so why you and I don't invest in the development of this great framework.

share|improve this answer
7  
MDA is just another in the decades-long string of fairy tales about new technologies replacing the task of writing code with something so easy anyone can do it. It doesn't work, and it never will. If your model is detailed enough to generate all the code, you'll spend twice the time modelling as if you'd just written the code, and if it doesn't generate all the code, what's the advantage over frameworks that just allow you to write only the non-repetitive code? –  Michael Borgwardt Apr 23 '09 at 11:32
1  
MDA using UML is a joke. maybe for something quick and dirty it is ok. but it is much better to have your own model with its own language than trying to embed your own language inside of UML language. –  benmmurphy Apr 23 '09 at 13:54
    
Michael: the benefit/advantage of spending too much time as you said (spend twice the time modelling) over frameworks is that you are independent of the language, you can use the same model to generate the whole system in PHP, or even .NET not just changing the java frameworks (Spring <--> EJB), or (JSF <--> Struts). –  Ali Abdel-Aziz Apr 23 '09 at 20:32
    
drscroogemcduck: who said that you will embed your own language inside of UML, you are modeling independent of the language you shouldn't know think about the language while you are modelling. –  Ali Abdel-Aziz Apr 23 '09 at 20:33
add comment

The problem with coming up with your own framework is that you will make all of the same mistakes that all of the established frameworks have already stumbled on and addressed. This is true particularly when it comes to security.

Just ask Jeff and the guys about what they had to consider when implementing the WMD in stack overflow. I'd rather use what they have produced in a project rather than implement it from scratch. That is just one example.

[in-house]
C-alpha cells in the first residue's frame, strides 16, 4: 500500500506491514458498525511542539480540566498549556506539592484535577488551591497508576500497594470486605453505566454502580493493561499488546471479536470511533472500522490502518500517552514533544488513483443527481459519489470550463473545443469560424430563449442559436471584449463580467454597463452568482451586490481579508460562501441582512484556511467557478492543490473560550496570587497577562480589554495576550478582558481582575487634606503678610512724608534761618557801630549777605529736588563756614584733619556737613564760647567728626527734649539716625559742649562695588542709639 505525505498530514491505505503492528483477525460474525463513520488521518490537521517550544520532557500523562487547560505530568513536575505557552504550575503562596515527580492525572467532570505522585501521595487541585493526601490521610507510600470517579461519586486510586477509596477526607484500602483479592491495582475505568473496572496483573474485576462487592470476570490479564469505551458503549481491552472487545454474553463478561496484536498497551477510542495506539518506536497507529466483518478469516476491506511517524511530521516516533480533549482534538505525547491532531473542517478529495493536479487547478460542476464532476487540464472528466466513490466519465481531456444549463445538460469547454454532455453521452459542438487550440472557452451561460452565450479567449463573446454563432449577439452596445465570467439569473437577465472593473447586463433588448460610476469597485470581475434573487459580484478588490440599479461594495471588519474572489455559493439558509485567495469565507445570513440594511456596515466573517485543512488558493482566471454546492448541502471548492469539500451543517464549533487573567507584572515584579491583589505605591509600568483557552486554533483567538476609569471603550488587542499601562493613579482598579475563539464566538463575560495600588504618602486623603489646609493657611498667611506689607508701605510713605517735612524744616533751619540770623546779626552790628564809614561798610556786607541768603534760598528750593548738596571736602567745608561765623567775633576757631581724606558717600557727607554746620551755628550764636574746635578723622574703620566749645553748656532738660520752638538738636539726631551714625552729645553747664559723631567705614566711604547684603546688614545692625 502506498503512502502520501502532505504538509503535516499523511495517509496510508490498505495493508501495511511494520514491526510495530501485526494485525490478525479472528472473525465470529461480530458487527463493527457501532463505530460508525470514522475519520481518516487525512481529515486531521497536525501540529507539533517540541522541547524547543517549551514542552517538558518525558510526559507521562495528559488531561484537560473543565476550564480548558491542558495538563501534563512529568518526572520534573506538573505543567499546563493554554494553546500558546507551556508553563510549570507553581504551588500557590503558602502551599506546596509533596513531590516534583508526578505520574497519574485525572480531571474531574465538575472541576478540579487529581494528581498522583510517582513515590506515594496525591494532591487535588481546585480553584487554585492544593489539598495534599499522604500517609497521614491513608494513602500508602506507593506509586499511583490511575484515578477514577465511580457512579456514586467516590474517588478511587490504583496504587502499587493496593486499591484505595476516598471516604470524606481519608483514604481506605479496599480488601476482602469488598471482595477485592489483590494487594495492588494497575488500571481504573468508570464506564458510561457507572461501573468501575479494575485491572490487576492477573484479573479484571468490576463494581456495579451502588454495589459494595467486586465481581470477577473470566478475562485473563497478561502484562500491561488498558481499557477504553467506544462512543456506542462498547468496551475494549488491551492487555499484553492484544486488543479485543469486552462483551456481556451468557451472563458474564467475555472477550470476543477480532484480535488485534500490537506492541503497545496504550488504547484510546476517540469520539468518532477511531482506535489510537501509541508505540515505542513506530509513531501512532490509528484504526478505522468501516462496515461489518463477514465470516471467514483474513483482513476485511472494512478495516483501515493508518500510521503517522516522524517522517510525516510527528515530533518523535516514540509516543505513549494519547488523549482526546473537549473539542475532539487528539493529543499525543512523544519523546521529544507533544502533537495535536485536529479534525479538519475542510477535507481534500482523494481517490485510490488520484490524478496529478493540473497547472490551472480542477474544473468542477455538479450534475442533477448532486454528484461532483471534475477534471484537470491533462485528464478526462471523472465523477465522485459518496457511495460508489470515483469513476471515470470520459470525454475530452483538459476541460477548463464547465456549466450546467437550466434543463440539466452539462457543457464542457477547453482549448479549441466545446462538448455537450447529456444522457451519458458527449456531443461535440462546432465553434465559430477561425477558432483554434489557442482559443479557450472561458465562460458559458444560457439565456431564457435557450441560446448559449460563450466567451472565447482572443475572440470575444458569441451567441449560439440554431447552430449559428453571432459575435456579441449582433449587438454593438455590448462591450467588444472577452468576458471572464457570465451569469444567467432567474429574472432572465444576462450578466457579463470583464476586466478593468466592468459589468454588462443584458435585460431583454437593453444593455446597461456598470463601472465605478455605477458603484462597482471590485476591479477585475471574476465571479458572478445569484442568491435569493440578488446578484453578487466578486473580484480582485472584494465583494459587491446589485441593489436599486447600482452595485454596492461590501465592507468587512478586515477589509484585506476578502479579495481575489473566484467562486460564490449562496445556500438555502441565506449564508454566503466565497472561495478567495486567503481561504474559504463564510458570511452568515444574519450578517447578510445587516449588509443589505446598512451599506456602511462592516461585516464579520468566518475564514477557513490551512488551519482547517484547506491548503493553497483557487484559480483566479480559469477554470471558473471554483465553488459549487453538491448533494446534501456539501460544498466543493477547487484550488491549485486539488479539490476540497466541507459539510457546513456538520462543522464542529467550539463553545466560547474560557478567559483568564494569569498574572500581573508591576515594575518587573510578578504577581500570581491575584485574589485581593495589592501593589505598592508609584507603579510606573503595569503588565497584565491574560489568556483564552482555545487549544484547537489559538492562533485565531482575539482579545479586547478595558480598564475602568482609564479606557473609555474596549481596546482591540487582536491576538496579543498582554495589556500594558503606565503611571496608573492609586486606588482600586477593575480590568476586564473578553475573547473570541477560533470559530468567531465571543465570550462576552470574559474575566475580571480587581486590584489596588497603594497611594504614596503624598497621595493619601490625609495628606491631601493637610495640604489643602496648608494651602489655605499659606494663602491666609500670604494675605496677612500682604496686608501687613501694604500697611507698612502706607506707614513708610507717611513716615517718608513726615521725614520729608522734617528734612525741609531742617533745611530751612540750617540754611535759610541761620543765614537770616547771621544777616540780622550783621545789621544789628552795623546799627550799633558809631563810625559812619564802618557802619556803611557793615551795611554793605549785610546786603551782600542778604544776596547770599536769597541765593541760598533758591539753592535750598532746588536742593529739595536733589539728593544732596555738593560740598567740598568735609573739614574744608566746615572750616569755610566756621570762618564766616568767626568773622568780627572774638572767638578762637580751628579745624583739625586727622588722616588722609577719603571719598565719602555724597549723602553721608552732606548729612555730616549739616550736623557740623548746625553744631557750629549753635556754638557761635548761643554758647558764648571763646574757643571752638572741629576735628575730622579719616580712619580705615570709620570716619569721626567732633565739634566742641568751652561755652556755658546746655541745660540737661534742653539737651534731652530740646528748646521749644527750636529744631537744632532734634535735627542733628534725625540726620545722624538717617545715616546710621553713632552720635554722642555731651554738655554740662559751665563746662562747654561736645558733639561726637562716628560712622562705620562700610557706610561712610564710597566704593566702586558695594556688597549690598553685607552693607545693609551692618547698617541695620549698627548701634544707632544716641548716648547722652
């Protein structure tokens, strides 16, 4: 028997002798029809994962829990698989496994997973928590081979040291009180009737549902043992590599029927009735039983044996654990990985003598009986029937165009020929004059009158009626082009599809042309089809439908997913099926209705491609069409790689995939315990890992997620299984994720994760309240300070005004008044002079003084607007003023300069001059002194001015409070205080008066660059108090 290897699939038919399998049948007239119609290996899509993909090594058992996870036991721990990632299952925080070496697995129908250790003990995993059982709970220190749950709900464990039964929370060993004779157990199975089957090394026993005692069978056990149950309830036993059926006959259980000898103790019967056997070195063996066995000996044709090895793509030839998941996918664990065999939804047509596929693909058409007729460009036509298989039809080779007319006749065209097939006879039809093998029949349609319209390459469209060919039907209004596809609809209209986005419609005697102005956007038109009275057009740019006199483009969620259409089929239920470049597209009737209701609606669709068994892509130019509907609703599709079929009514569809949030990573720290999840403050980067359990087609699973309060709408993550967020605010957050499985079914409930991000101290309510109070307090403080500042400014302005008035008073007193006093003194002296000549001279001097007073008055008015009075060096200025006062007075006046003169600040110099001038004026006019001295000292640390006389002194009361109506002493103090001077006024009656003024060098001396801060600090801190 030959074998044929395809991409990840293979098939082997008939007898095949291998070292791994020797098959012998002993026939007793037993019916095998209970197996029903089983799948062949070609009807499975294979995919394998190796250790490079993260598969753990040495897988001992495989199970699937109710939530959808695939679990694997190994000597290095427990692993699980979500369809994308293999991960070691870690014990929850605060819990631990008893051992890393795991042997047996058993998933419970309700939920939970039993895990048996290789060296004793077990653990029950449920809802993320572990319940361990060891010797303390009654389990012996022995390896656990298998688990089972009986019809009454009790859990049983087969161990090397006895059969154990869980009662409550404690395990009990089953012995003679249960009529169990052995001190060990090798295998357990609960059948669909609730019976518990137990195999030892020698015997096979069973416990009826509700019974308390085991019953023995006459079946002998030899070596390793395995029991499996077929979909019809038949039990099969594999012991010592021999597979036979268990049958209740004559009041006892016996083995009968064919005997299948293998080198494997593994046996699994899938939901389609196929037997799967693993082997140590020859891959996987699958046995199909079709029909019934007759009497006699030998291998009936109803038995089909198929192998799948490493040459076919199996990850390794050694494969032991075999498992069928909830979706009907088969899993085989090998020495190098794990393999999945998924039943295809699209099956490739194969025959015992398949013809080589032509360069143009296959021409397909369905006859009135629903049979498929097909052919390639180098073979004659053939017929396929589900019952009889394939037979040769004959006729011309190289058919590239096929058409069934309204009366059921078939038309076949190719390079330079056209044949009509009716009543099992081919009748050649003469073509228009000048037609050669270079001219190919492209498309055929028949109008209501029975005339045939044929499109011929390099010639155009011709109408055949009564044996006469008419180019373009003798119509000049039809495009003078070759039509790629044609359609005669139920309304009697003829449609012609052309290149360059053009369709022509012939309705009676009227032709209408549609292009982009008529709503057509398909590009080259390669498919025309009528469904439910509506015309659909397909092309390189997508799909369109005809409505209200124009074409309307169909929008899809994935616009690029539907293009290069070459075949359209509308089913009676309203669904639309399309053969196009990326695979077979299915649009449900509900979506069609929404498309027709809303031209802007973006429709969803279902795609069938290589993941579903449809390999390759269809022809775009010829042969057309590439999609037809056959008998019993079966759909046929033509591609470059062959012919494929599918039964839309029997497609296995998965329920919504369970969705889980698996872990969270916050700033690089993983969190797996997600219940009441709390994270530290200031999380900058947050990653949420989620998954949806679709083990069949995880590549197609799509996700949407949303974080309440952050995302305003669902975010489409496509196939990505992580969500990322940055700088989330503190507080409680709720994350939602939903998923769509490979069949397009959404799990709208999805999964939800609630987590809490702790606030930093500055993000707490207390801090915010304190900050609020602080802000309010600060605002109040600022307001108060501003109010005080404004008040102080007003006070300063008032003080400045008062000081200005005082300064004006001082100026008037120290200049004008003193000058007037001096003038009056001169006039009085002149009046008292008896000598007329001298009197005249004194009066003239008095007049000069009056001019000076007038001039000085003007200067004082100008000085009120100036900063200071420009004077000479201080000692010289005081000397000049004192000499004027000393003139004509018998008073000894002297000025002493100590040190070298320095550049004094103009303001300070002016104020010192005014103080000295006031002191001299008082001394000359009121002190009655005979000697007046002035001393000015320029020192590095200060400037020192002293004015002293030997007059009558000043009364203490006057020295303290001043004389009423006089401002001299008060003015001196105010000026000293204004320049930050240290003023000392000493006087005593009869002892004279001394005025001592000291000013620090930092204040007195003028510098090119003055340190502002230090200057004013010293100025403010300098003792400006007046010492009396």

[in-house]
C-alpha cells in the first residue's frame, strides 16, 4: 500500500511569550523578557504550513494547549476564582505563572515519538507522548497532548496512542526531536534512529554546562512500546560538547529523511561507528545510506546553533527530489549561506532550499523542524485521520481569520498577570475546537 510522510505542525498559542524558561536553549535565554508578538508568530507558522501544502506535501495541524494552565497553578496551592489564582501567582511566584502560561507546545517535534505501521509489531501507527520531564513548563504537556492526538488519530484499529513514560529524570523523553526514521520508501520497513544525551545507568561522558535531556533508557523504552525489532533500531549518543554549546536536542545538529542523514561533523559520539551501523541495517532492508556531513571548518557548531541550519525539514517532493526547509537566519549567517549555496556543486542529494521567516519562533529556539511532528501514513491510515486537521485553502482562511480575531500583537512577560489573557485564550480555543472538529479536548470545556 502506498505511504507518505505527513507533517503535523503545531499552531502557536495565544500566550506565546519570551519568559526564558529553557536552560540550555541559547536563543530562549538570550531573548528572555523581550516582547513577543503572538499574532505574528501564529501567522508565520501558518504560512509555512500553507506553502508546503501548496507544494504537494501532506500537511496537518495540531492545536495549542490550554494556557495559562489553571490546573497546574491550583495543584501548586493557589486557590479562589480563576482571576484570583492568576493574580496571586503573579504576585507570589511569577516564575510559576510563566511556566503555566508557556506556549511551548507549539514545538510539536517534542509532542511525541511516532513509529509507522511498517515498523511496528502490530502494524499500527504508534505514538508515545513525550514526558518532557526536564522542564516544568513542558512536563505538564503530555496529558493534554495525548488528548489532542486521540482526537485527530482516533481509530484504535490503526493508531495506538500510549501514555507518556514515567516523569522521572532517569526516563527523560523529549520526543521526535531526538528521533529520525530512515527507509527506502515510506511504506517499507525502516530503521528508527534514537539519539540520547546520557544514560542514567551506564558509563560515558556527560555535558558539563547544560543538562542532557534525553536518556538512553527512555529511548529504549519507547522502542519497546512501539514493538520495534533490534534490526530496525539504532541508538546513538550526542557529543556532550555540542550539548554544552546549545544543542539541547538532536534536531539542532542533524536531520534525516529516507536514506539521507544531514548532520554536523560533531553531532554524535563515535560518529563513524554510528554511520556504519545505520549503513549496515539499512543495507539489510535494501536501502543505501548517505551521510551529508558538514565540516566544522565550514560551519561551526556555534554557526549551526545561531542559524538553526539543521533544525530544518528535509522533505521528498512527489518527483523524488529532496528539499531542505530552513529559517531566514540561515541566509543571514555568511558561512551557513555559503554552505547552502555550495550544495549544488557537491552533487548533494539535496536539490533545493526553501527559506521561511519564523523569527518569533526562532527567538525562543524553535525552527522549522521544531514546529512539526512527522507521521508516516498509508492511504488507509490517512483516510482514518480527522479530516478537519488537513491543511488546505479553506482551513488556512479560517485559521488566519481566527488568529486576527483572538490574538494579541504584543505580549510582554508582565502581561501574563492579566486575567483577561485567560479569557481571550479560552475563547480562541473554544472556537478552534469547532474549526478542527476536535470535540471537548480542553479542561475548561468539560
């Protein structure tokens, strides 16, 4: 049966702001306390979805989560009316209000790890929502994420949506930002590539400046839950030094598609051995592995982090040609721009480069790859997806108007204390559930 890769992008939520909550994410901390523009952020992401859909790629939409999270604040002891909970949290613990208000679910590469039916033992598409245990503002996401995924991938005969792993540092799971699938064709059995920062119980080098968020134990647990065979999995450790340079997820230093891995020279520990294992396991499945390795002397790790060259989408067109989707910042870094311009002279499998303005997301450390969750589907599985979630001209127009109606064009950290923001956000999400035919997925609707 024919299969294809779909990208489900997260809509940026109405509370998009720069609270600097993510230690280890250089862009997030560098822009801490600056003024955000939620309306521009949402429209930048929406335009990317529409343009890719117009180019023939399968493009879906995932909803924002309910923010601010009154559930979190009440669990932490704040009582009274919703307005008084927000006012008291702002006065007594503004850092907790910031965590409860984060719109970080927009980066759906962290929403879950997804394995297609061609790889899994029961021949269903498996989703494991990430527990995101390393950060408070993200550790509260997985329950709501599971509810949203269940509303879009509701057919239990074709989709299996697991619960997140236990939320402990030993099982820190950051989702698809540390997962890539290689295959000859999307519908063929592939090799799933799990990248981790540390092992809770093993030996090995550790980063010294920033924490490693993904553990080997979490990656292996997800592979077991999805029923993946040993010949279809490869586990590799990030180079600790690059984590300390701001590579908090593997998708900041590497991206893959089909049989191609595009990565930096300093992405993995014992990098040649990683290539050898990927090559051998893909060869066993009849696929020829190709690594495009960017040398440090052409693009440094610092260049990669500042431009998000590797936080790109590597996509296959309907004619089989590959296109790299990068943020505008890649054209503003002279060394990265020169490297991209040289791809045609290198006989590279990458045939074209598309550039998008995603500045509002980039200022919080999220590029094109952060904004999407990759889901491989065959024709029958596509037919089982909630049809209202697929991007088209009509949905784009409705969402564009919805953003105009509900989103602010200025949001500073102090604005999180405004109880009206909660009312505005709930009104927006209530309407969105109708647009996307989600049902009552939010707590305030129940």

share|improve this answer
3  
"you will make all of the same mistakes that all of the established frameworks have already stumbled on and addressed" I wish I could vote more than once for this –  matt b Apr 23 '09 at 12:41
2  
Of course I need to deal with the very same problems when I develop my own solution. But I can solve them in the way that best fit's my specific project requirements without much need of generalization. I'm implementing only what I really need, instead of implementing everything what someone at some day possibly could need and therefore the own solution has less complexity and is also easier to secure. –  dankoliver Apr 24 '09 at 6:41
    
The problem is that the mistakes you will make are not obvious and you might not even know any issues exist unless someone with experience points them out. Again, I point to security as an example. It's very hard to get right on your own. –  Martin OConnor Apr 24 '09 at 9:11
1  
"The greatest mistake you can make in life is to be continually fearing you will make one." ~Elbert Hubbard I insist that it easily is much more dangerous to trust a framework which you don't know and understand in depth because of it's complexity and from which you anyway need only a small fraction of it's functionality. –  dankoliver Apr 24 '09 at 10:58
add comment

The problem is of course not just with Java frameworks. I've lost count of the number of C++ MFC projects I've seen floundering around trying to shoe-horn their requirements into the Document/View model (which really only workks for text and graphic editors - database applications are particularly difficult to shoehorn).

The secret of succesful framework use is to change your application to match the framework, not the other way around. If you can't do that, don't even think of using the framework - it will end up being more work than if you had written the app from scratch with the help of some good, reliable and well-documented utility libraries.

share|improve this answer
2  
+1: good point. Either choose a f/w and then build the application to match the f/w or choose a f/w that matches your architecture. Don't shoehorn an application into a f/w if it creates a huge impedance mismatch. That is recipe for failure. –  D.Shawley Apr 23 '09 at 15:02
add comment

I once had to work on a project trying to implement it in JSF. It was a nightmare.

Most of the working time was spent to just making things compile. The fact that no less than half of what was compiled didn't work was another story. Almost no tutorials. Documentation is basically an automated source code export with no human comments. How can one be expected to work like this?

Of several frameworks we'd seen only Sun's was able to create a new project that is compilable at all! The other could only produce bunch of stuff it took many days to ring to a compilable state.

The web was almost silent. To any search there we no more than 20 pages of search results, with useful first 1-3. In that relevant what was found, a half of people was crying for help, the other half declared they had cried for help, noone came, they lost time and interest and dropped that technology.